“From the above, it is evident that the satisfaction for issue of notice under Section 158BD is to be recorded by the AO of the persons searched during the course of proceedings under Section 158BC. In the case of the assessee, the Revenue was unable to produce any such satisfaction recorded by the AO of the persons searched. The satisfaction recorded by the AO which is reproduced in the order of the CIT(A) appears to have been recorded by the AO of the assessee in whose case notice under Section 158BD was issued and not by the AO who completed the assessment of person searched. Moreover, the above satisfaction for issue of notice under Section 158BD was recorded on 14.8.2003. Search under section 132 had taken place in Achraya Group of cases on 8.11.2000. The Revenue has not filed copy of assessment order of person searched, but it must have been completed on or before 8.11.2002 (because there is time limit for completion of block assessment within the period of two years.) Thus, the satisfaction for issue of notice under Section 158BD was neither recorded, by the AO of person searched nor it is recorded prior to completion of assessment under Section 158BC of person searched. On these facts, decision do Special Bench of the ITAT in the case of Manoj Agrawal (supra) would be squarely applicable. Respectfully following the same, we uphold the order of the CIT(A) and dismiss the appeal filed by the Revenue.”

4) Section 158BD of the Act pertains to undisclosed income of any person other than the searched person and reads as under:-

Section 158BD:- Where the Assessing Officer is satisfied that any undisclosed income belongs to any person, other than the person with respect to whom search was made under section 132 or whose books of account or other documents or any assets were requisitioned under section 132A, then, the books of account, other documents or assets seized or requisitioned shall be handed over to the Assessing Officer having jurisdiction over such other person and that Assessing Officer shall proceed [under section 158BC] against such other person and the provisions of this Chapter shall apply accordingly.”

5) From the above statutory provision, it can be seen that if the Assessing Officer of a searched person is satisfied that any undisclosed income belongs to any person other than the person who is searched or whose books of account or other documents were requisitioned, then he would handover the books of account or other documents or assets seized or requisitioned to the Assessing Officer, having jurisdiction over such other person. Thereupon, such Assessing Officer would proceed under section 158BC of the Act against the person other than the searched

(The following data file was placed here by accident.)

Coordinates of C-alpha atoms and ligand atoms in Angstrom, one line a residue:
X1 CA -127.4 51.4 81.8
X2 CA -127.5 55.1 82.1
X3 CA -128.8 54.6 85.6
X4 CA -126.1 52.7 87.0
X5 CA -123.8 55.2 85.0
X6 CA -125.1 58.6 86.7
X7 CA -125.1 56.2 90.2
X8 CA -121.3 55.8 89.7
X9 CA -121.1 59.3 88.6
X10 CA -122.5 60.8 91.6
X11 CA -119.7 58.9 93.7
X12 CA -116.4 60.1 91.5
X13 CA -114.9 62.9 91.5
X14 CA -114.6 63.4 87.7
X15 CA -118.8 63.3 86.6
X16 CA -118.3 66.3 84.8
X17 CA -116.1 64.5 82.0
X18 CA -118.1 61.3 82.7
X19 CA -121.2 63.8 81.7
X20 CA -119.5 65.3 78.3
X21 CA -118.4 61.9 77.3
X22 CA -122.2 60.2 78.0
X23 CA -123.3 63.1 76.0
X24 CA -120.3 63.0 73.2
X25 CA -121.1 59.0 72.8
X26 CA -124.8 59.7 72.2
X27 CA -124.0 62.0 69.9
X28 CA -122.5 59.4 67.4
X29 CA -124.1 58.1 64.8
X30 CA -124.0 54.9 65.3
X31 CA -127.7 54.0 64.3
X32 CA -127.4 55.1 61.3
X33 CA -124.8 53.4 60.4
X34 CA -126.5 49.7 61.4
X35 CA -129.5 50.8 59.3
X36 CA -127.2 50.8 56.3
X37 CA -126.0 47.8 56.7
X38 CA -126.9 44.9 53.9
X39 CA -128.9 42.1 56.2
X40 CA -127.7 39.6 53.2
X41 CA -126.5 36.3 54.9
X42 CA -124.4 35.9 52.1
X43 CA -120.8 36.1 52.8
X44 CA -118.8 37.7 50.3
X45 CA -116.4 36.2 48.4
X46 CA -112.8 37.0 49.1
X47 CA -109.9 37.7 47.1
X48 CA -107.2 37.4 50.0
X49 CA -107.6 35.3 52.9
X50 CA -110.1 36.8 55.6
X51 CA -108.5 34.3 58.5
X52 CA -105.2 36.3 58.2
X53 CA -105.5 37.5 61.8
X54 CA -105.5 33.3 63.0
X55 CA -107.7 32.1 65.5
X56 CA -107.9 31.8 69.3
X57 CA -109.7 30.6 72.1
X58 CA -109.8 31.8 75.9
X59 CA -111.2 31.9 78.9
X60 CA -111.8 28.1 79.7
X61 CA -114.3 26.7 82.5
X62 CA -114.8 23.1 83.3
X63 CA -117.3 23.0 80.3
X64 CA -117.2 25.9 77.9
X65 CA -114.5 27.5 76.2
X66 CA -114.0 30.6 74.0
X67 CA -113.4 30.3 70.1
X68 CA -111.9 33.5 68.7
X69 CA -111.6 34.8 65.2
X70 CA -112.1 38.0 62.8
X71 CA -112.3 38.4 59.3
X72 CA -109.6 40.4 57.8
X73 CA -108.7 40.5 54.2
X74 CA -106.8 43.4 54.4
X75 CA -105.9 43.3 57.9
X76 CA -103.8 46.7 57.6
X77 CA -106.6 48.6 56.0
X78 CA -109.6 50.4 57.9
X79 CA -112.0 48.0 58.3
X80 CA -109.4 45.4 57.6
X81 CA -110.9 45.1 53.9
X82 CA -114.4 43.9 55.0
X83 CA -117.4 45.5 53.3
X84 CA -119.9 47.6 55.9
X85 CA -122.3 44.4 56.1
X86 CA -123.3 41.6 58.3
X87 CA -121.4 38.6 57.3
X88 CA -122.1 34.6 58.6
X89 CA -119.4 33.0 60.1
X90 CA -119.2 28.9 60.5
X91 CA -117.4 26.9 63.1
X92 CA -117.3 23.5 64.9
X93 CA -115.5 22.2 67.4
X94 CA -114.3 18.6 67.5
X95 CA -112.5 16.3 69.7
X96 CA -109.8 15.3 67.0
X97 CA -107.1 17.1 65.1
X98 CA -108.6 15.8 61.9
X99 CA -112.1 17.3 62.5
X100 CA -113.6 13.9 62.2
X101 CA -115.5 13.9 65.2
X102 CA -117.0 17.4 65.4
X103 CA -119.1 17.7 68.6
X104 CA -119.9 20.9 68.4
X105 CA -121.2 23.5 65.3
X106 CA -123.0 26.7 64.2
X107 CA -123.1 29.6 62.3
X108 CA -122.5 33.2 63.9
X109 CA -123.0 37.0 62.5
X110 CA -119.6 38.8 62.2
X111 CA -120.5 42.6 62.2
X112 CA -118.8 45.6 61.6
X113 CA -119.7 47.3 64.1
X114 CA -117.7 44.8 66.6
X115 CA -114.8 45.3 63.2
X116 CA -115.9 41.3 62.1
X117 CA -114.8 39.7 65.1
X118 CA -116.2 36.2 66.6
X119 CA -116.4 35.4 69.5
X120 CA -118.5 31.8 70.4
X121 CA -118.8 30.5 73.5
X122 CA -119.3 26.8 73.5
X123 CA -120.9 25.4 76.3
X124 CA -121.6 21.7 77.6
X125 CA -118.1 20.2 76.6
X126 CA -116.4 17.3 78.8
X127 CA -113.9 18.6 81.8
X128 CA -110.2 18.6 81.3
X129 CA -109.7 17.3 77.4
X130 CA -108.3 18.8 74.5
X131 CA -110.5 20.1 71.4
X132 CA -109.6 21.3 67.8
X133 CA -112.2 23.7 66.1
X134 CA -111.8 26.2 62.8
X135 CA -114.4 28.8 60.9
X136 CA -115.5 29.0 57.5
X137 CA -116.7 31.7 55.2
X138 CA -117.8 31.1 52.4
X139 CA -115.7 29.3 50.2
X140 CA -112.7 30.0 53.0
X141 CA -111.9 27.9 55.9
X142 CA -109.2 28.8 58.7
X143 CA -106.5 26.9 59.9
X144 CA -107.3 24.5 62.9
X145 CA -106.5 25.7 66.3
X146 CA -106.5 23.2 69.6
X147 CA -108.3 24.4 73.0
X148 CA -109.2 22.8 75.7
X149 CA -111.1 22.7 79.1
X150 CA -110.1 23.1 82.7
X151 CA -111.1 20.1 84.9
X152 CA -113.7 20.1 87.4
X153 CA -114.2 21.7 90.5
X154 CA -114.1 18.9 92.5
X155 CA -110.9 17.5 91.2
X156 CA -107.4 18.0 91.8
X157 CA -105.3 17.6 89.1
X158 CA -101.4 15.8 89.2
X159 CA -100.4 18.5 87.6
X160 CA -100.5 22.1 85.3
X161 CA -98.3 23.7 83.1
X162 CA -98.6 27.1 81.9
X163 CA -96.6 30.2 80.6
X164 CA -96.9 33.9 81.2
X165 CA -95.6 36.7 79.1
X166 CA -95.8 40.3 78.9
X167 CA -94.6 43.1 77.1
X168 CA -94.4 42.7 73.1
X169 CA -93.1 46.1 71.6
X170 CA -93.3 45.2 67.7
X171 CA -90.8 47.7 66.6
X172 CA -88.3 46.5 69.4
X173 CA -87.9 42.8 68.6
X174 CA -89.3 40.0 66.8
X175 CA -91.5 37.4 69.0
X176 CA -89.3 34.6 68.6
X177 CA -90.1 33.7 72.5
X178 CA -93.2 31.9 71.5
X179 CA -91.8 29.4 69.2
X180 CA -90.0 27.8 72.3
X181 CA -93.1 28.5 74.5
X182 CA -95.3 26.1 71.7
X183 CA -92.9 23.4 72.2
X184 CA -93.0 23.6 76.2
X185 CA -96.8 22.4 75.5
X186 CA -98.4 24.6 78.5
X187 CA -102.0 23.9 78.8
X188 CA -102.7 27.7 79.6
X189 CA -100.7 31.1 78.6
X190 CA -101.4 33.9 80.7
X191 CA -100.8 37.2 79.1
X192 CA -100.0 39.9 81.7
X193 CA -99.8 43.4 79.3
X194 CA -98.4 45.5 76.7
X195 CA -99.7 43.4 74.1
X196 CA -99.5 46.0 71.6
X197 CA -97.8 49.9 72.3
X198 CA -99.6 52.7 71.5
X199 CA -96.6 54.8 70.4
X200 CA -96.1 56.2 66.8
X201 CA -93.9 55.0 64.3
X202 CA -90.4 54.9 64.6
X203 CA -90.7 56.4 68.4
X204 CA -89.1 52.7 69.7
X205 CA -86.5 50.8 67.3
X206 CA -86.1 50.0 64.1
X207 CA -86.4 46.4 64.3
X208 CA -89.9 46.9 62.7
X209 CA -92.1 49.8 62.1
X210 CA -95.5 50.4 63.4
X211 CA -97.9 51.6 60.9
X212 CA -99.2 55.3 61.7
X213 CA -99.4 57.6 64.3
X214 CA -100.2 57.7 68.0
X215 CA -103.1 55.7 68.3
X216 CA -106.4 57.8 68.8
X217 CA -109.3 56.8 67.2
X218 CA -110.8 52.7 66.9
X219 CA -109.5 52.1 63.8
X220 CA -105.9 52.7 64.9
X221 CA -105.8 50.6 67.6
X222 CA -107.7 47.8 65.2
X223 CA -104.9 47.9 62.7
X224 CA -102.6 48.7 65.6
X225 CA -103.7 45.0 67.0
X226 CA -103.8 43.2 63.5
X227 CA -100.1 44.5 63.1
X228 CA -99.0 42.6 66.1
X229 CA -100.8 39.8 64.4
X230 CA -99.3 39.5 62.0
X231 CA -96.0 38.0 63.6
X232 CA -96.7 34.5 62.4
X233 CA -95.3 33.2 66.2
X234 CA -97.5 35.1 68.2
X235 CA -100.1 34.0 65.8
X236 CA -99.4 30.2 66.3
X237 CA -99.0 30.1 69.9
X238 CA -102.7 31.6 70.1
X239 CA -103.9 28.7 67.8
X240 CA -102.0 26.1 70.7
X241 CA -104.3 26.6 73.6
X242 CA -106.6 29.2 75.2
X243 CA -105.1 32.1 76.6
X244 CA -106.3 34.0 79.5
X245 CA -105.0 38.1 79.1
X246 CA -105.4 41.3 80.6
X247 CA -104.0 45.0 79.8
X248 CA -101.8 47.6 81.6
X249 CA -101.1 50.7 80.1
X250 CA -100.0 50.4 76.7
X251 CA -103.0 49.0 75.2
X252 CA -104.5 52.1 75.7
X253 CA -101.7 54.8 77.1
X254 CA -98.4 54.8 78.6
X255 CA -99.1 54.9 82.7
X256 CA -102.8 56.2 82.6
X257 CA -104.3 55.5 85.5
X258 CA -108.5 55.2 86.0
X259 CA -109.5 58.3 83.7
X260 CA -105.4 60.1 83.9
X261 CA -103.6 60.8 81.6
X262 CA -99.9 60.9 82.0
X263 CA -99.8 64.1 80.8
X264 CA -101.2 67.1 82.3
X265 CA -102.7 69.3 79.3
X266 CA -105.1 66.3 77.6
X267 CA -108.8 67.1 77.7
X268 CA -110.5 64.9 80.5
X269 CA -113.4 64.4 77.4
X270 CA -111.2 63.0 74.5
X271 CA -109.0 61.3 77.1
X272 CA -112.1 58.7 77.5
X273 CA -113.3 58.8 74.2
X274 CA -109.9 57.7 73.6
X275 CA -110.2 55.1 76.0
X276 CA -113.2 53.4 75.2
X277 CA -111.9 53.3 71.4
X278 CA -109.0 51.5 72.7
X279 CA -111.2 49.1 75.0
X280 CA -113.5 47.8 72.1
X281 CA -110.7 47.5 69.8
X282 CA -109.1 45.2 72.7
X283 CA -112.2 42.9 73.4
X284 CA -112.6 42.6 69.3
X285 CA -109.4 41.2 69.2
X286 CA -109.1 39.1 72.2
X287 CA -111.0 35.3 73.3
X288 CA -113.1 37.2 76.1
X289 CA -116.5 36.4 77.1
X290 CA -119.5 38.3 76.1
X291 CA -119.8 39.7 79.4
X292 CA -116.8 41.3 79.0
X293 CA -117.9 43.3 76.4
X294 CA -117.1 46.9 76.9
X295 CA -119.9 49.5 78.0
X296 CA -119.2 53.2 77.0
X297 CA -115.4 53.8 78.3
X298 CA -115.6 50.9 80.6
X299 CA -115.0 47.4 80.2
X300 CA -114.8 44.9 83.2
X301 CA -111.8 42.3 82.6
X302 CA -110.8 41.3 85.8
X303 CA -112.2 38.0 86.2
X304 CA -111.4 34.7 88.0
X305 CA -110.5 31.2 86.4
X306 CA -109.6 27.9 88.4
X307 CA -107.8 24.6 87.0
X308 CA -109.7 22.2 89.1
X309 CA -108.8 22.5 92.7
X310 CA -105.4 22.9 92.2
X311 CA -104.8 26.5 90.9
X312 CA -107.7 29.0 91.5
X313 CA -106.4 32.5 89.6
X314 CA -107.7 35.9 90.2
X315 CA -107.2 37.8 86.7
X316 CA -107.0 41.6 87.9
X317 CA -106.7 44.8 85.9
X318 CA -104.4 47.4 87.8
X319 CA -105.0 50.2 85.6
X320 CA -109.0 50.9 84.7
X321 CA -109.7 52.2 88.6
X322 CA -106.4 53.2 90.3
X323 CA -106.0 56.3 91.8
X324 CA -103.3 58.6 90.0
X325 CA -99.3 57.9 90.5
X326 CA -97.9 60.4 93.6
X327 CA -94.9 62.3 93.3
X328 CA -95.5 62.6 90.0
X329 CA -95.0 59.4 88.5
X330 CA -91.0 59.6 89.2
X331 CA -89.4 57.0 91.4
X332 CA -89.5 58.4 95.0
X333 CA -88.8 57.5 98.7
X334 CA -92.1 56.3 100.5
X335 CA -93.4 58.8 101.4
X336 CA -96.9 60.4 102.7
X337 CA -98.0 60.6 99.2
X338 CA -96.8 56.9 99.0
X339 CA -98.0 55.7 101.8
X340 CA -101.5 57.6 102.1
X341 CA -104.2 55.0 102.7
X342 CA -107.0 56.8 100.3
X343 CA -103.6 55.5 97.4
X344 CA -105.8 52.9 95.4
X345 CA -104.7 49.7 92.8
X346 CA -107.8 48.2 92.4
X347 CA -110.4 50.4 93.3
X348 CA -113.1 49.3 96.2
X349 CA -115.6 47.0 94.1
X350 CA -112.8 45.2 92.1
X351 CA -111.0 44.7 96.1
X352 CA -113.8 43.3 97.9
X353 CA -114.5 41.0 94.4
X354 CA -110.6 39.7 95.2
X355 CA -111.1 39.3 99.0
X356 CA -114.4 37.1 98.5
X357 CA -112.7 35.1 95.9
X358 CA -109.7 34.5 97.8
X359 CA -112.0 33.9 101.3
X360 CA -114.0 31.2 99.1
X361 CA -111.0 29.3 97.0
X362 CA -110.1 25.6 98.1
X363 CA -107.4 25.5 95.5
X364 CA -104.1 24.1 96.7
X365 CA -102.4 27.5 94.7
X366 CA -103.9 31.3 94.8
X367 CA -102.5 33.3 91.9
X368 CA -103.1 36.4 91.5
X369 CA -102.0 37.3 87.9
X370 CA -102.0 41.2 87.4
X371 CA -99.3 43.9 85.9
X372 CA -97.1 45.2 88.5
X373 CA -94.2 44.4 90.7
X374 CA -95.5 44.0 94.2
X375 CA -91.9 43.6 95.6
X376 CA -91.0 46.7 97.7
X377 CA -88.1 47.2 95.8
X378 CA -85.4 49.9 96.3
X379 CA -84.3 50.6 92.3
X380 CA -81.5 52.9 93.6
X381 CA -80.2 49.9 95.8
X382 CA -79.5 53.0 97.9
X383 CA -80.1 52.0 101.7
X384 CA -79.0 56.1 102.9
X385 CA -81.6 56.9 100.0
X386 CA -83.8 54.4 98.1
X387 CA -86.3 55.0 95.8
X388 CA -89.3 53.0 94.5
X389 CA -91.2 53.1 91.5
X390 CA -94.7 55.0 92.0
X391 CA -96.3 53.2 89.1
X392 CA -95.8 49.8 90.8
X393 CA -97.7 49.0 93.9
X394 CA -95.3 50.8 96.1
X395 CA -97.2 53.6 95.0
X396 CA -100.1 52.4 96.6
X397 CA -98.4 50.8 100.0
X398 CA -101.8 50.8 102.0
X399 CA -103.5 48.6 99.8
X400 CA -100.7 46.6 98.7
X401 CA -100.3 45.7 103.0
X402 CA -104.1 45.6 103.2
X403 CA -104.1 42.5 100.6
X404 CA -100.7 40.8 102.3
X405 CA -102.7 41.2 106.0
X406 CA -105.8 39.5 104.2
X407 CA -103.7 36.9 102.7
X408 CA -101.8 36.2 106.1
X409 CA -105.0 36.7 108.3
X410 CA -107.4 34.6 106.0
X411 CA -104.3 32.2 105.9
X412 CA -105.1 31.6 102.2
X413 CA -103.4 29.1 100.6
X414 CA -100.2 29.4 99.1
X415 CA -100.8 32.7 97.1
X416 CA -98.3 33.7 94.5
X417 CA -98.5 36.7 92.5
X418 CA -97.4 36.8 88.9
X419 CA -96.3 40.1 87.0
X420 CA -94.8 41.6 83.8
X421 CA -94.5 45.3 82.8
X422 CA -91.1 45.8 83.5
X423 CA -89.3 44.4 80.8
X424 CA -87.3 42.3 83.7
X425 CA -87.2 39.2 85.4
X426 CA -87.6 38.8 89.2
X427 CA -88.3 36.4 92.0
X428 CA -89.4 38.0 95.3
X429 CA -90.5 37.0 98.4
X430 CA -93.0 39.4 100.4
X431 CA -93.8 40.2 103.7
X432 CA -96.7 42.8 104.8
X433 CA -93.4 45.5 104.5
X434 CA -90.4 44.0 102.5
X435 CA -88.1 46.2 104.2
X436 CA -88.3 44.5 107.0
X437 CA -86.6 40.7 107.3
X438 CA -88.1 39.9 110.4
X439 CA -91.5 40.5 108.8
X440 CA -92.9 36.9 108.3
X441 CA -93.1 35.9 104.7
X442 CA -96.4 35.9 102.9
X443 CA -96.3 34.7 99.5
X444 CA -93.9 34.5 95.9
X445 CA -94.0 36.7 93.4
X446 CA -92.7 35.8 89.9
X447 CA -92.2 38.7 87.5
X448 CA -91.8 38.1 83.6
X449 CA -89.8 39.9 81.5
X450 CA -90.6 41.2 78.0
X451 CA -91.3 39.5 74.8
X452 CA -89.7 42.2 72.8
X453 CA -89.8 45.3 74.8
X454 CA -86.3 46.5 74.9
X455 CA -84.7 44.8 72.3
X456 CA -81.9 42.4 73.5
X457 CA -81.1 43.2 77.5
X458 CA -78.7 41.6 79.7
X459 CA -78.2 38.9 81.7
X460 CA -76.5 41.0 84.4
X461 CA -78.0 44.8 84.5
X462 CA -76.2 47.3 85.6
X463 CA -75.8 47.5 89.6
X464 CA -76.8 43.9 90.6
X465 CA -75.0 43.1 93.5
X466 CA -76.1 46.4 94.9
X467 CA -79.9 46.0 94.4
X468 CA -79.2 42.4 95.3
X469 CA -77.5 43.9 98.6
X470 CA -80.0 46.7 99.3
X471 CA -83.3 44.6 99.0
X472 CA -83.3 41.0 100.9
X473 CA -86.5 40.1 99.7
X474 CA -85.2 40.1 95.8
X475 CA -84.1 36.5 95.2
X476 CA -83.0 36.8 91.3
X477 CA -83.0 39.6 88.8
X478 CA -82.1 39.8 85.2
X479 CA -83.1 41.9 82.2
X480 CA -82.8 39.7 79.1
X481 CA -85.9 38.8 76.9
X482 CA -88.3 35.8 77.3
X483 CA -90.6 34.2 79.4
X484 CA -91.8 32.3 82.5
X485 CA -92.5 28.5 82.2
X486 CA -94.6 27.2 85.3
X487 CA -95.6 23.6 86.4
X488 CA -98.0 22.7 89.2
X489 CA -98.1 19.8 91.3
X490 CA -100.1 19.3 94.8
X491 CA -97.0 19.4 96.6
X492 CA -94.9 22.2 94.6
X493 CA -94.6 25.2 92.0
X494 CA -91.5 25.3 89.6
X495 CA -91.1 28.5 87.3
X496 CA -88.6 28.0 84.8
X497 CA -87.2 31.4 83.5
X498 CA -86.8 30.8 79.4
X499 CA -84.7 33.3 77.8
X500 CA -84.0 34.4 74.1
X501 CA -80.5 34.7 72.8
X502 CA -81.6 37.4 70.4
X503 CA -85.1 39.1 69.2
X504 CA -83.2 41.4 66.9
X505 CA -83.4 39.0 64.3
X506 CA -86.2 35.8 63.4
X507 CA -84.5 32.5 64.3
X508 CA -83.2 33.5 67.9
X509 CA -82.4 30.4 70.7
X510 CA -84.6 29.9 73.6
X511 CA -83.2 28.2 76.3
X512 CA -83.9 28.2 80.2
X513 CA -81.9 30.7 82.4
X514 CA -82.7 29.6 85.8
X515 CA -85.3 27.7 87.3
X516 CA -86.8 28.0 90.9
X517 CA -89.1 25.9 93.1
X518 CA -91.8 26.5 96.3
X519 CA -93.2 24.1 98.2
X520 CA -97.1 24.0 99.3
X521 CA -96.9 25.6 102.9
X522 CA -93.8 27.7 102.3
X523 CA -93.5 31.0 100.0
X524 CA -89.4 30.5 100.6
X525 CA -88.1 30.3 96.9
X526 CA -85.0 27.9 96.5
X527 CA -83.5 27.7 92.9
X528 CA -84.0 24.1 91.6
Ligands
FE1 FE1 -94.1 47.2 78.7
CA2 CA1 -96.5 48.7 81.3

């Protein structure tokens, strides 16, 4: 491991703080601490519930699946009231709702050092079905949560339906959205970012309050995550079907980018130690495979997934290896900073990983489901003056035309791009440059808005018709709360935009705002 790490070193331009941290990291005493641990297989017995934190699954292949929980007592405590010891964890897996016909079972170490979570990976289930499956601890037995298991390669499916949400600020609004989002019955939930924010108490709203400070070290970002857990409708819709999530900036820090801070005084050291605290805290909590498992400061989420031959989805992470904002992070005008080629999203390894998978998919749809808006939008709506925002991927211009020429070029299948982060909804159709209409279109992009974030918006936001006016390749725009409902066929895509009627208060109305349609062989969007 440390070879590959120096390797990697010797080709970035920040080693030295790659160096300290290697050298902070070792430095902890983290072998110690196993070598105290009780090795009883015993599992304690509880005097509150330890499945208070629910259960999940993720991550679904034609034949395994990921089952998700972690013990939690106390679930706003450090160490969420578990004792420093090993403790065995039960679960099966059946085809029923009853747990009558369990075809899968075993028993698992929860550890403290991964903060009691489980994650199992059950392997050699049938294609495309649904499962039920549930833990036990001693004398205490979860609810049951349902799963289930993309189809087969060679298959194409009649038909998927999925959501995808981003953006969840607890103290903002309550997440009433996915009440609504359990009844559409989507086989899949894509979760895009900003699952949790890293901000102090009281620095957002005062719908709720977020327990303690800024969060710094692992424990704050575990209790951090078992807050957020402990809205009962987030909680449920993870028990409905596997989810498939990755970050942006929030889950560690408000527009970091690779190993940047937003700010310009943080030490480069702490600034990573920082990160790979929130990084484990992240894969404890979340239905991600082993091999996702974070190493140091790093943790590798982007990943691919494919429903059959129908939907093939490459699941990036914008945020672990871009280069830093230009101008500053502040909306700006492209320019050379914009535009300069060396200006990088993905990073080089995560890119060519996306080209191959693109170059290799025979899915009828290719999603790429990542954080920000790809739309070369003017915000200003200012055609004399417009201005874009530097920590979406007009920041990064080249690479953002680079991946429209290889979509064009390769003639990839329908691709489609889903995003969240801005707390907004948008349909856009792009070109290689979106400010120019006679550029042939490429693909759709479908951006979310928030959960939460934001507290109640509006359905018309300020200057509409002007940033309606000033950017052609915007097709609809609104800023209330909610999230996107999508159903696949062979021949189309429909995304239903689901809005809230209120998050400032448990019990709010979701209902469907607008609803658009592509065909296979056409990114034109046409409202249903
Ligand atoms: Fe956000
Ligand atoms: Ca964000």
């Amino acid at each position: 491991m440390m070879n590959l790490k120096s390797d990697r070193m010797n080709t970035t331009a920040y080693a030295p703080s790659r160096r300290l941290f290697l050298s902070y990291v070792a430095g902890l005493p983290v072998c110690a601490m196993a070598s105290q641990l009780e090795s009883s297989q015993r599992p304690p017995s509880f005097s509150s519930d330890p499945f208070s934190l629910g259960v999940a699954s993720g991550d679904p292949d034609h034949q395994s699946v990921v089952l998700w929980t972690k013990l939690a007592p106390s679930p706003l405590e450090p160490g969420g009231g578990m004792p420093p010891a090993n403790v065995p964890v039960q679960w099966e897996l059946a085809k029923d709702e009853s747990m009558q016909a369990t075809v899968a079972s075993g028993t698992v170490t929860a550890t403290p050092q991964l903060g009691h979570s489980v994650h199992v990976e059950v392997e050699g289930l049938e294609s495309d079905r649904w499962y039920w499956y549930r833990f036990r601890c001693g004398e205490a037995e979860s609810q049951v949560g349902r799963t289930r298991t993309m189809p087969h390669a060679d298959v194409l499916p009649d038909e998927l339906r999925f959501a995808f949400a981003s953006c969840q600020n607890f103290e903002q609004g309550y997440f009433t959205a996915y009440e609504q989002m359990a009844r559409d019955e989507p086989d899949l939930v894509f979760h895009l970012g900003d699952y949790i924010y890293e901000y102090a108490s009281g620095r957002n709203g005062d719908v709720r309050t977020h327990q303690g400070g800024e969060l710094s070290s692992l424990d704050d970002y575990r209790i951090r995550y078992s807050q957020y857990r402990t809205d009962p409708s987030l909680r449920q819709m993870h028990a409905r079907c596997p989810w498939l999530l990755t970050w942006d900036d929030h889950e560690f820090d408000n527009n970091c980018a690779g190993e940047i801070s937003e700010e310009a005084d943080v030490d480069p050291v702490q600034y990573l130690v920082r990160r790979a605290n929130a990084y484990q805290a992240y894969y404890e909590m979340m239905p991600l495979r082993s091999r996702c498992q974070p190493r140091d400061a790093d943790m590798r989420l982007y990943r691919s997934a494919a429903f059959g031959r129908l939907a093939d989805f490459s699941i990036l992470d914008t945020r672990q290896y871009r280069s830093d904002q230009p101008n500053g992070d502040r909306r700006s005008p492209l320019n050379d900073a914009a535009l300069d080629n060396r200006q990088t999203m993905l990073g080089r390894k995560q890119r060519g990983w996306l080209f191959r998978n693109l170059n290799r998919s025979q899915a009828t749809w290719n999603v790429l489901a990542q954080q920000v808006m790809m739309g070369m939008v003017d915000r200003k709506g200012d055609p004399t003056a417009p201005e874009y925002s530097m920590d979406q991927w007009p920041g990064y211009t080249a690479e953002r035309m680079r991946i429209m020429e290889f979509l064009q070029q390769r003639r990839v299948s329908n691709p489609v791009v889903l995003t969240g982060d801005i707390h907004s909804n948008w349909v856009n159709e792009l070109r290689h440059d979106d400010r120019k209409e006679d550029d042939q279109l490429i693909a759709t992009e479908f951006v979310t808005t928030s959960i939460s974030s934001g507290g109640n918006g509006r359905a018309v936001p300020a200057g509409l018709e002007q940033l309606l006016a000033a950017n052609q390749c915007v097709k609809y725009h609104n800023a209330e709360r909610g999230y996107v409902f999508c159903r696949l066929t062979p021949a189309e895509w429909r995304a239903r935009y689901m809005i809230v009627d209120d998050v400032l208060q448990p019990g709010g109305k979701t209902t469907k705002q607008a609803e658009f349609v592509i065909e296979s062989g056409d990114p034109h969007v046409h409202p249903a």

person.

6) Therefore in order to clothe the Assessing Officer of the person other than the searched person with the jurisdiction to proceed against such a person under section 158BC of the Act, it was necessary that the Assessing Officer of the searched person had to be satisfied regarding the above noted essential requirement.

7) From the noted portion of the Tribunal’s impugned judgment, it clearly emerges that no such satisfaction was recorded by the Assessing Officer of the searched person. At any rate, no such satisfaction was produced before the Tribunal. In fact the Tribunal found that the satisfaction recorded for issuance of notice was by the Assessing Officer of the present respondent and not by the Assessing Officer of the person who was subjected to search. Such recording of satisfaction and issuance of notice were also long after the last date for completion of the assessment. We also notice that in fact the Assessing Officer of the searched persons had made additions with respect to same issues in the hands of the Acharya Group. Only when such additions were deleted in appeal, the question of proceeding against the respondent-assessee cropped up.

Obviously therefore, the Assessing Officer of the searched person during the pendency of the assessment proceedings, could not have arrived at the satisfaction that the income was that of the present assessee and not the persons originally searched.

8) A very similar issue came up before the Apex Court in the case of Manish Maheshwari Vs. Asst. Commissioner of Income Tax & Anr., (2007 289 ITR 341 (SC) highlighting the requirement for issuance of notice against the person other than the searched person, it was held that the Assessing Officer, having not recorded the satisfaction that undisclosed income belonged to the company which was not searched, proceeding against the company would not be valid.

9) In the result, we see no infirmity in the judgment of the Tribunal. The appeal, therefore, dismissed.